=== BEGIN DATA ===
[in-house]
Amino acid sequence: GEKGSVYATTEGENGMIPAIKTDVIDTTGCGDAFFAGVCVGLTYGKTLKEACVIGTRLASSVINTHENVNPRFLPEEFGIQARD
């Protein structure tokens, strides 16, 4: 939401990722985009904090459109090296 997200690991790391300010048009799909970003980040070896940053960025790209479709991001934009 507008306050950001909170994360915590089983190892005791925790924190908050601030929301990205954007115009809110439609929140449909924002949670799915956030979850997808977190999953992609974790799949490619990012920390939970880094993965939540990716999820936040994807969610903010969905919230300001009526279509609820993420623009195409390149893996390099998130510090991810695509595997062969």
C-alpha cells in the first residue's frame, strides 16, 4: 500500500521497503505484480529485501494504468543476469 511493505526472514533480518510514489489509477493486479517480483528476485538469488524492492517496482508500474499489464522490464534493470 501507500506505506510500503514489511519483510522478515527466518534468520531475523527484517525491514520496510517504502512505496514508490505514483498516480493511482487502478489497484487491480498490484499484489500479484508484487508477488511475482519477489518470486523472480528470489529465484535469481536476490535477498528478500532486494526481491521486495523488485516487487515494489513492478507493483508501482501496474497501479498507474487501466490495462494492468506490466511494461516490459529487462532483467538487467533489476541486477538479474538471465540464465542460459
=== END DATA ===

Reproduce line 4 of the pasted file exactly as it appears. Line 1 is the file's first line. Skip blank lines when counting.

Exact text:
C-alpha cells in the first residue's frame, strides 16, 4: 500500500521497503505484480529485501494504468543476469 511493505526472514533480518510514489489509477493486479517480483528476485538469488524492492517496482508500474499489464522490464534493470 501507500506505506510500503514489511519483510522478515527466518534468520531475523527484517525491514520496510517504502512505496514508490505514483498516480493511482487502478489497484487491480498490484499484489500479484508484487508477488511475482519477489518470486523472480528470489529465484535469481536476490535477498528478500532486494526481491521486495523488485516487487515494489513492478507493483508501482501496474497501479498507474487501466490495462494492468506490466511494461516490459529487462532483467538487467533489476541486477538479474538471465540464465542460459